Dual Diagnosis Disorder

Do you know the scariest part about mental health disorders? It’s that they often come in pairs.  This is called dual diagnosis.

Addiction is the compulsive need for and use of a habit-forming substance. It’s a mental health disorder. But one thing many people don’t understand is that the addiction doesn’t come about on its own.

One reason an alcoholic may pick up their first drink is often due to a struggle with a mental health disorder. That’s where the term “dual diagnosis” comes into play.

Lets discuss what dual diagnosis means and the 7 most common addiction disorders with dual diagnosis.

Addiction Disorders and Dual Diagnosis

Dual diagnosis is when a person has both, a mental health disorder and a drug or alcohol addiction. The term is more common in the mental health industry than you might think.

In a 2014 national study on drug use and health, researchers found that over 12 million people suffered from drug or alcohol addiction. Of those, 7.9 million also had a mental health disorder. That’s a whopping 64%.

It goes to show that addiction doesn’t pop up for no reason. Many addicts use their drug of choice to self-medicate their mental health addiction.

Let’s take a closer look at some of the most common mental health disorders.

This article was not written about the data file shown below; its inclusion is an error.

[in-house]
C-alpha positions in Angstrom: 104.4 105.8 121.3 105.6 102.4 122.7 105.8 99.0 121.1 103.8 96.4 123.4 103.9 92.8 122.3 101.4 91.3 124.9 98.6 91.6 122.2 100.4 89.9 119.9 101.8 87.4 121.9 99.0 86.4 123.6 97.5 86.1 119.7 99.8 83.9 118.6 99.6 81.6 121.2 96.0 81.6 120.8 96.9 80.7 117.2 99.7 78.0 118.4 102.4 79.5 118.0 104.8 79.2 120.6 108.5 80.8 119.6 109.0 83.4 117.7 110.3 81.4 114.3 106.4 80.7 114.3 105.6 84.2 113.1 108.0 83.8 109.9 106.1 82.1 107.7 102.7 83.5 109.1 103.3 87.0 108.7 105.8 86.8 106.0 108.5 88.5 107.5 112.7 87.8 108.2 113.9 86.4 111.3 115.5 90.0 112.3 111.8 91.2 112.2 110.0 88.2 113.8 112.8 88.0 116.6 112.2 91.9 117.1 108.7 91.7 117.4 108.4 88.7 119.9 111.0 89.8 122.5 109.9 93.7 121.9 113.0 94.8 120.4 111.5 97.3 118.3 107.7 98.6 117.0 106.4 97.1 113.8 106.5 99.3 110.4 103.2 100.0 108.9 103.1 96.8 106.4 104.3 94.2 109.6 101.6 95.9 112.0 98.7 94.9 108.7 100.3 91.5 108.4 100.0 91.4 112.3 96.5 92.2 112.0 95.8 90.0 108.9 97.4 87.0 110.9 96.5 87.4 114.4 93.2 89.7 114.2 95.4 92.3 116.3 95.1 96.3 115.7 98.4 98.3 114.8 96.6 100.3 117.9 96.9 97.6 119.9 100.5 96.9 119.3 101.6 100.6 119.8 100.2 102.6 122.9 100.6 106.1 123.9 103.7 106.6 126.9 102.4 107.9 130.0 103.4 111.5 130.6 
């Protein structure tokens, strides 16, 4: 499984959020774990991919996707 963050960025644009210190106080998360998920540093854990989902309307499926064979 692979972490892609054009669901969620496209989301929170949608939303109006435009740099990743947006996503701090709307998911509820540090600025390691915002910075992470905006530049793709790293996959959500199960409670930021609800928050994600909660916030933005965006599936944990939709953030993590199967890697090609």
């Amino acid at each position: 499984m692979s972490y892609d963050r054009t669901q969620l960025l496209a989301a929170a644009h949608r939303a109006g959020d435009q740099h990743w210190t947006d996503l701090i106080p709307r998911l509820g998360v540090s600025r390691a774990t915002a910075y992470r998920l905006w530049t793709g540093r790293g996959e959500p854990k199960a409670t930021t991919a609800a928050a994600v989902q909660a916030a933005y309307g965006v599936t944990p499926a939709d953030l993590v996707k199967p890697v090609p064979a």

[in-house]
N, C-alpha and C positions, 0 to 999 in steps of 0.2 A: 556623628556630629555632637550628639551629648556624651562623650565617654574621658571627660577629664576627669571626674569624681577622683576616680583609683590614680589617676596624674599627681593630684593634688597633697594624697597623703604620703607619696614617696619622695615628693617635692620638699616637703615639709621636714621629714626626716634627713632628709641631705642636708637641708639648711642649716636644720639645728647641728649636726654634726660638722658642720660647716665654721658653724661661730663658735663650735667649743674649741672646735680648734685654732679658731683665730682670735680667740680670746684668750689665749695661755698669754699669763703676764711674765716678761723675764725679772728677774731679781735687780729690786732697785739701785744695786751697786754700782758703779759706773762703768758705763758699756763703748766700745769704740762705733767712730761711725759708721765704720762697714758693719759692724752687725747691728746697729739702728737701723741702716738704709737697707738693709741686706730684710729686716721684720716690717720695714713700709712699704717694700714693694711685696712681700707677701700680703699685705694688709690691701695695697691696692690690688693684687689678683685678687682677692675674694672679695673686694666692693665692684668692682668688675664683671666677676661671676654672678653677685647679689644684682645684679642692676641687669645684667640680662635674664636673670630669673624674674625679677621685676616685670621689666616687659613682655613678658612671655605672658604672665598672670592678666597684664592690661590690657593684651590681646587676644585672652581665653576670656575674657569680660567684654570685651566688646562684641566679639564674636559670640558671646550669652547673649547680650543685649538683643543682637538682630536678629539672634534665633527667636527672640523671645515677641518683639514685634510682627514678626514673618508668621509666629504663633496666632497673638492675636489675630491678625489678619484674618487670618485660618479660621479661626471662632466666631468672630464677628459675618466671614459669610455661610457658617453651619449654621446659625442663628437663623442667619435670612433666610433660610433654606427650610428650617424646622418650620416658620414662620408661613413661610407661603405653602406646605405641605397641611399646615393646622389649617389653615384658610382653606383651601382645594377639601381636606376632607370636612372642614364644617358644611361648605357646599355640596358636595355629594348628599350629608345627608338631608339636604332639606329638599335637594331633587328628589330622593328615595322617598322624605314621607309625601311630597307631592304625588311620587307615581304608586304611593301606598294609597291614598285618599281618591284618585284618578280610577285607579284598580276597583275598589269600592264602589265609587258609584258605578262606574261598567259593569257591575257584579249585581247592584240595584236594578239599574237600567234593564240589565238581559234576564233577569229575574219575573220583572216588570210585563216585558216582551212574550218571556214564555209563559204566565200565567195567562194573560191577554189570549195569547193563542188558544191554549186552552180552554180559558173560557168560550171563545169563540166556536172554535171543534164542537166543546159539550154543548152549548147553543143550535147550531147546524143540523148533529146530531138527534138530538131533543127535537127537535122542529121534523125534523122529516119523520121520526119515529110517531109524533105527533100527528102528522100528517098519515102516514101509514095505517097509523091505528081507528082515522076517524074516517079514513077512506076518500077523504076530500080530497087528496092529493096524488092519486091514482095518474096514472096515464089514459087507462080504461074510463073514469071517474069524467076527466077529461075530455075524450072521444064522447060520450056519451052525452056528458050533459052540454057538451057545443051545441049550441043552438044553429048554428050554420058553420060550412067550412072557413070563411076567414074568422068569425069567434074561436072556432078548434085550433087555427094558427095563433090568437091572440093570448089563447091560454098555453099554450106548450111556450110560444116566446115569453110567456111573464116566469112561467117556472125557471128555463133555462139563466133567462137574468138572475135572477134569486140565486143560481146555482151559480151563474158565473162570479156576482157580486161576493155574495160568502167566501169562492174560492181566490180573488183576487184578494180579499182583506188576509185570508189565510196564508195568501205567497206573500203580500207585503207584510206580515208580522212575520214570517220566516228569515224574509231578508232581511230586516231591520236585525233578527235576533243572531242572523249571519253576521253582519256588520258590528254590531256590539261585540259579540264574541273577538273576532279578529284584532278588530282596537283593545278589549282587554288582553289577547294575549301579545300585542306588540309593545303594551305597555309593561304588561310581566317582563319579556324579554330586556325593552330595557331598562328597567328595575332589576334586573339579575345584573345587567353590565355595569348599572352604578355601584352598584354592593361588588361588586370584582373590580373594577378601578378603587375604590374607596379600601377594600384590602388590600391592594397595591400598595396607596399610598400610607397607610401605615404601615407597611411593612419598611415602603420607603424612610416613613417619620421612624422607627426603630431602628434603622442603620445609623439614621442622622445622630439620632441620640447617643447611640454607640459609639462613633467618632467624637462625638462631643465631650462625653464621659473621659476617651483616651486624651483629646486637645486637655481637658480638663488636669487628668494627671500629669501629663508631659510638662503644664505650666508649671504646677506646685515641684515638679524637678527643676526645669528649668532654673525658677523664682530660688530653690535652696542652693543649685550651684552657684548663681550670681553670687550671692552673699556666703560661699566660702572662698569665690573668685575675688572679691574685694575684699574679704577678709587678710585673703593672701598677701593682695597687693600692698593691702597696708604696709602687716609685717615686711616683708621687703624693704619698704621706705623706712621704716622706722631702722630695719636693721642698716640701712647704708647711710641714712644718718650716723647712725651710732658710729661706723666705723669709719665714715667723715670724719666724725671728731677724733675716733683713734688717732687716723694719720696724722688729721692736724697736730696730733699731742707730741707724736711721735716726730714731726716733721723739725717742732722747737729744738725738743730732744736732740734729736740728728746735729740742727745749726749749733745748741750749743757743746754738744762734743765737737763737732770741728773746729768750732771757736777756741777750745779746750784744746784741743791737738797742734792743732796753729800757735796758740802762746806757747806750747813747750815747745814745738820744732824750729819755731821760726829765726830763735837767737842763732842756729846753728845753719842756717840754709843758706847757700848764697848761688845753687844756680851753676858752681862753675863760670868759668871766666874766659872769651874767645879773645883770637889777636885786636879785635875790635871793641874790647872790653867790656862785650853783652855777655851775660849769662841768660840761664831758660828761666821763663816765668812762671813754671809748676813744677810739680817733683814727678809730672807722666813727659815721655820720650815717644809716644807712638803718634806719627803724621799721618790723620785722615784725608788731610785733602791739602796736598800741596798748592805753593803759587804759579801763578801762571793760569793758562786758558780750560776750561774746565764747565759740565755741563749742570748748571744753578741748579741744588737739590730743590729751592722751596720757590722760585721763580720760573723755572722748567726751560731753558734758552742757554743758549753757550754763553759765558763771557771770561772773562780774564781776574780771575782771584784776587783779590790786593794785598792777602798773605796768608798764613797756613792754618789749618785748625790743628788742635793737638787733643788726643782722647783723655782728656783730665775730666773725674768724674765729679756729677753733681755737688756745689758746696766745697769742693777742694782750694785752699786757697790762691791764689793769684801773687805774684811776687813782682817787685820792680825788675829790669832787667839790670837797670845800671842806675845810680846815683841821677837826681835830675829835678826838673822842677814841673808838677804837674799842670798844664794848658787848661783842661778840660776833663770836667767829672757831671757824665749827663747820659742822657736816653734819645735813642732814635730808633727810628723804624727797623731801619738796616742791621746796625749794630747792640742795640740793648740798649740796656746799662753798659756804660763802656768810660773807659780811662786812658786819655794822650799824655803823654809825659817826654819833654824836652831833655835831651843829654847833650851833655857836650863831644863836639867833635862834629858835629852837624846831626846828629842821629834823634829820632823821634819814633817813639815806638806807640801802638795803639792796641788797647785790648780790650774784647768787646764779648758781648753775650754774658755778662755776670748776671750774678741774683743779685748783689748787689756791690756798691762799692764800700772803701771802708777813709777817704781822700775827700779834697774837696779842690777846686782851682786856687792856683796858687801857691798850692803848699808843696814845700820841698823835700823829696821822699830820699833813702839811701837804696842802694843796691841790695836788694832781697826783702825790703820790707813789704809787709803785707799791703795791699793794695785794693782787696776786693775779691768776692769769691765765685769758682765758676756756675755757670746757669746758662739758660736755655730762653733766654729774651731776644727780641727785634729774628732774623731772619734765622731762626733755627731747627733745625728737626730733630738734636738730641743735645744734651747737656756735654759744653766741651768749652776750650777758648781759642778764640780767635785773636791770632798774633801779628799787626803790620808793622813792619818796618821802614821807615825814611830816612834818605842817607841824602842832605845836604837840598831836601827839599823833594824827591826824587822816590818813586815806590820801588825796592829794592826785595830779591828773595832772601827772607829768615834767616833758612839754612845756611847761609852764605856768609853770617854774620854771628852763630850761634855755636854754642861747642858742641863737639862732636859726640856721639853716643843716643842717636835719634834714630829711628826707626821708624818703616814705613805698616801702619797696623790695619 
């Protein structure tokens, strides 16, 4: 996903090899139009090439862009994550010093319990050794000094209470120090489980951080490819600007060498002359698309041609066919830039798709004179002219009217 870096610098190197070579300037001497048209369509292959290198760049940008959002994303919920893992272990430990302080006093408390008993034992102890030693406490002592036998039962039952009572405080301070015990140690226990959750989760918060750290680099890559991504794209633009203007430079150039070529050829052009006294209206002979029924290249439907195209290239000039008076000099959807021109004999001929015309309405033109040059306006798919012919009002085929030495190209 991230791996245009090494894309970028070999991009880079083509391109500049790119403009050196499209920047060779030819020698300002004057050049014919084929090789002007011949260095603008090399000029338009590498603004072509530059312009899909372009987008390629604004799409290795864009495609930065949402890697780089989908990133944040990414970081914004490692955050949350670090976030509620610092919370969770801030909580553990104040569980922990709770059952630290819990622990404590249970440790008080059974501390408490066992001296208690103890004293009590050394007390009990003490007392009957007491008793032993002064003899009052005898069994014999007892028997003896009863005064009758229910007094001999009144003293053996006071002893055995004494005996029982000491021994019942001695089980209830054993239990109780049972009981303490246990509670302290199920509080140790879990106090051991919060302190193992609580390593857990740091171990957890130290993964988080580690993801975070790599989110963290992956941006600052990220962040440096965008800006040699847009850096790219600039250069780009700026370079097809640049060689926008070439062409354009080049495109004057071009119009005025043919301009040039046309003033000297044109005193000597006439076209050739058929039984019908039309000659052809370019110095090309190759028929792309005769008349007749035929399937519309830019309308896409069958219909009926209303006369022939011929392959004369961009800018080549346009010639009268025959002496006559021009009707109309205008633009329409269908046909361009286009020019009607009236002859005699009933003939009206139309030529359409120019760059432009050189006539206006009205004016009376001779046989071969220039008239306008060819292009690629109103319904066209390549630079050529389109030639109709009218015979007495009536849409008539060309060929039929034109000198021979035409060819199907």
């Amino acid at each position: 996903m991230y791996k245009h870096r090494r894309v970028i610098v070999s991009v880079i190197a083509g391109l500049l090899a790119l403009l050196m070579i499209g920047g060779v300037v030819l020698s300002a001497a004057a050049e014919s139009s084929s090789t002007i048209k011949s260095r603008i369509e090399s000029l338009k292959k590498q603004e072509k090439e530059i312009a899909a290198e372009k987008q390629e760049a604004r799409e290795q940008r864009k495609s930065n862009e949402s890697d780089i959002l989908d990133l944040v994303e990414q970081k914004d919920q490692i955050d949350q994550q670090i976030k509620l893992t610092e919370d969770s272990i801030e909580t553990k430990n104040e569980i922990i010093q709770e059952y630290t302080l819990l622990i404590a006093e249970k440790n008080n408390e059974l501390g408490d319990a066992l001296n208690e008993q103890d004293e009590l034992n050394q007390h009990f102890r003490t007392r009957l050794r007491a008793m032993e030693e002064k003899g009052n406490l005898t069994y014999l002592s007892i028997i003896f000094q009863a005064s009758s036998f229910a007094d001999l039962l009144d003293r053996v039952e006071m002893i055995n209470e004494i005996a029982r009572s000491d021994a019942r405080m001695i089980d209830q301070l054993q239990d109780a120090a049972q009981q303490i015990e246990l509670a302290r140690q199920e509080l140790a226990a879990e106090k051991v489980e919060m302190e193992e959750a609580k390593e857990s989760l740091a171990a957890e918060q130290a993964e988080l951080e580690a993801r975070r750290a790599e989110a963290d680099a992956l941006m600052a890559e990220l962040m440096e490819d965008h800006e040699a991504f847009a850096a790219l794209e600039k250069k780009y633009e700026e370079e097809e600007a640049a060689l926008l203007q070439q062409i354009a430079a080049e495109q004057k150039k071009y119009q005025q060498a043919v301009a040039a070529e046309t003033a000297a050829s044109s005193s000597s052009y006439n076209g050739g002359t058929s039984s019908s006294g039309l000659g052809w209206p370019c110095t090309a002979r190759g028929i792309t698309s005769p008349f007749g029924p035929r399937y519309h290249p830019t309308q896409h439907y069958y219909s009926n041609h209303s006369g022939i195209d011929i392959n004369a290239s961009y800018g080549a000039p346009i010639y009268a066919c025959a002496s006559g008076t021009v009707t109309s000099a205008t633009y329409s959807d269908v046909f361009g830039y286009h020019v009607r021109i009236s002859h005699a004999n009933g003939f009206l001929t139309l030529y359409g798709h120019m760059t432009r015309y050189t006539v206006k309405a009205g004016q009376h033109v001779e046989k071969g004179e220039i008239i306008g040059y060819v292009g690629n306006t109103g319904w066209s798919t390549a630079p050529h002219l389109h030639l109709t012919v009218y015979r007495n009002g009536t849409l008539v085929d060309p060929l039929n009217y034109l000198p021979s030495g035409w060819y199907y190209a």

Bipolar Disorder

People with bipolar disorder have severe mood swings. The sufferer has severe bouts of mania followed by periods of severe depression. It feels like you’re on a mental see-saw.

Manic periods are periods of high-energy, obsessive behaviors, and inability to sleep. Depressive periods are the opposite. Limited energy, lack of feeling, and sleeping too much.

This disease affects about 2.6% of the American population in a given year. So it’s not a rare disease. And substance abuse makes the mania and depression worse.

People with bipolar disorder are often addicted to alcohol and cocaine. They sway between the two depending on what period they are in, mania or depression.

Anxiety

There are several disorders that involve anxiety and are often accompanied by addiction. These include generalized anxiety disorder, panic disorder, and social anxiety disorder.

An anxious person worries about things that they can’t control. Social anxiety disorder is the most common form of anxiety that addicts deal with.

With social anxiety disorder, their anxiety is greatest in a social setting. They have trouble meeting and talking to people. So much so that they tend to avoid social situations to keep from experiencing the anxiety.

Alcohol is particularly dangerous for someone with social anxiety disorder. Because alcohol gives you a sense of control over your emotions. It puts anxiety to rest and lets you socialize like anyone else.

Panic disorder is also associated with alcoholism. The alcohol keeps panic attacks at bay.

Depression

Anxiety and depression often get lumped together. But they are quite different.

Unlike an anxious person who worries, a depressed person doesn’t care about anything. They have prolonged periods of sadness. This affects other areas of their lives like work or family.